A new definition of mānuka honey has been released by the Ministry for Primary Industries (MPI), after testing on hundreds of plants and honey samples.
Honey will be tested for five markers – four chemical and one DNA – before it can be sold overseas as mānuka.
The chemical markers are derived from nectar and the DNA marker from mānuka pollen. The combination of markers will allow industry to separate mānuka honey from other types of honey and identify honey as either monofloral or multifloral mānuka honey.
In response to an oral question in Parliament, Agriculture Minister Damien O’Connor said the new definition will safeguard the industry from cowboy operators and protect New Zealand’s trade reputation.
“This is an important step in safeguarding the value of our mānuka trade and our reputation for selling high-quality products that are what they say they are,’’ says Mr O'Connor.
“Our trade partners and consumers in many countries want to know they are getting the real deal and this definition will provide them that assurance. If we didn’t introduce this standard then other countries may have forced one on us.’’
He says the standard will ensure the industry grows in a sustainable way.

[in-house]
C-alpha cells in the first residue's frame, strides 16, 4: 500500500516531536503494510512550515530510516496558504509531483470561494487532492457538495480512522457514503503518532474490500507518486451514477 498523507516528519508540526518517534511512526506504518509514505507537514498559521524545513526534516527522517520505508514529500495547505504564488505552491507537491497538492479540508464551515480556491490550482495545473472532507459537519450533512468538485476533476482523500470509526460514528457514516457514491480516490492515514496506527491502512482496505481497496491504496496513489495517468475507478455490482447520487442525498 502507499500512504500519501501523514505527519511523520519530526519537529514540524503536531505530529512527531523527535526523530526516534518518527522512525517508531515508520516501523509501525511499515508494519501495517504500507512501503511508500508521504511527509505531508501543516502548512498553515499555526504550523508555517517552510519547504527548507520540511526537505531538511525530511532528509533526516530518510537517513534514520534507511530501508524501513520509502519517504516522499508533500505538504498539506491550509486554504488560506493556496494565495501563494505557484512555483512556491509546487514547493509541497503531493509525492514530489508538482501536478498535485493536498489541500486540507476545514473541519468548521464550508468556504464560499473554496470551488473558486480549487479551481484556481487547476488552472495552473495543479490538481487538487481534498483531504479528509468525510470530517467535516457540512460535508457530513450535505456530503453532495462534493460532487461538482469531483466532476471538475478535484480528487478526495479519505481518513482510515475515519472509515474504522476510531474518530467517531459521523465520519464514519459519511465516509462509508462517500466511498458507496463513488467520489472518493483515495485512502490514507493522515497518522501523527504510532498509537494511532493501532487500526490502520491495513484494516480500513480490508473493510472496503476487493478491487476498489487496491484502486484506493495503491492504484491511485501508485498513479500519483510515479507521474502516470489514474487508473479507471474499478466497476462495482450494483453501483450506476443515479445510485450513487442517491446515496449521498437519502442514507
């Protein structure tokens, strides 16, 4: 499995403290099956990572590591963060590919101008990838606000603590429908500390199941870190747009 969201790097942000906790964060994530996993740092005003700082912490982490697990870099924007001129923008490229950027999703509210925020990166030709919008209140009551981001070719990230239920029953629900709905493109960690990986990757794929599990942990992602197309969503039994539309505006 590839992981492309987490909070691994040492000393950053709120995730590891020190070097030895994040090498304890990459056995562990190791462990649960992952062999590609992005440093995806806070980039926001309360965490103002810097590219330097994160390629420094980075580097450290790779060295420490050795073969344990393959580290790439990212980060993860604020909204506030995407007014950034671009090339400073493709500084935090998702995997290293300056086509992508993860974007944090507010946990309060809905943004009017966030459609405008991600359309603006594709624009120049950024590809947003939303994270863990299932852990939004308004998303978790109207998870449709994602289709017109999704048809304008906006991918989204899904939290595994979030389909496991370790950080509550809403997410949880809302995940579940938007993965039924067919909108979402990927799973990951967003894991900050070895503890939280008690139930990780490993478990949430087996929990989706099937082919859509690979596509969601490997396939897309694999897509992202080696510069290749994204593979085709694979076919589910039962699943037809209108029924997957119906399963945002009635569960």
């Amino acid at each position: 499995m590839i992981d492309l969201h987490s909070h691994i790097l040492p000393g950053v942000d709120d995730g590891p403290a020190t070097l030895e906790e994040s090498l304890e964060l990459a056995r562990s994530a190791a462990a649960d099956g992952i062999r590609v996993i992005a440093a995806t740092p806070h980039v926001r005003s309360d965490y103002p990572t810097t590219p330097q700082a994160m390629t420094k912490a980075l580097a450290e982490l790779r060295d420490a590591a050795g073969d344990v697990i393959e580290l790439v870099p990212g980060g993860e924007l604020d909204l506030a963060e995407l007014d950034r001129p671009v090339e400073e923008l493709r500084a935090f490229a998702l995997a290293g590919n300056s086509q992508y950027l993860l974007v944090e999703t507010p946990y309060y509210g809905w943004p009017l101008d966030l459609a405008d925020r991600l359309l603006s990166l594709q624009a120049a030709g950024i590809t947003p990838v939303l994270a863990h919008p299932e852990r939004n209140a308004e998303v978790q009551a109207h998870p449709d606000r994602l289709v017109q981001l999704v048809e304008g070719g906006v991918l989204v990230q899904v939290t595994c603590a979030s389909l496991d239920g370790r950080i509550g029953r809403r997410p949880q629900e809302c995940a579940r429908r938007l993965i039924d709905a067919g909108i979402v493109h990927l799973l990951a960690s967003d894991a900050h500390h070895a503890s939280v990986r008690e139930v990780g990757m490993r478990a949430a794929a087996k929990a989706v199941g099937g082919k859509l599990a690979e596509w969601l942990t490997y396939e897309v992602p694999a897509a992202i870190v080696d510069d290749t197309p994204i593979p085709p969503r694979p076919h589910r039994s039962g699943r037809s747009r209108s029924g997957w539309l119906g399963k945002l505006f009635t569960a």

“MPI has very recently filed charges against a company and two persons alleging offences in relation to adulteration of honey. The definition will help stop that kind of activity, which undermines our reputation across the whole food export chain.’’
Mr O’Connor says the definition is based on robust scientific work, which was peer reviewed by international experts.
UK Trade Mark Registry acceptance
In another development, the United Kingdom Trade Mark Registry has decided to accept the term Mānuka honey as a certification mark.
The decision was in respect of an application by the Mānuka Honey Appellation Society - which represents most of the New Zealand industry - seeking a certification trade mark in respect of mānuka honey from New Zealand.
The decision means the application can now be accepted for registration and notified for any comment by other market participants.
UMF Honey Association spokesperson John Rawcliffe says the ruling clearly confirms that the term mānuka honey as a badge of origin from a single geographical source - that being New Zealand.
The UK decision will not please Australians. Australian Honey Bee Industry Association spokesperson Lindsay Bourke has described the trademark bid as "ridiculous and unfair".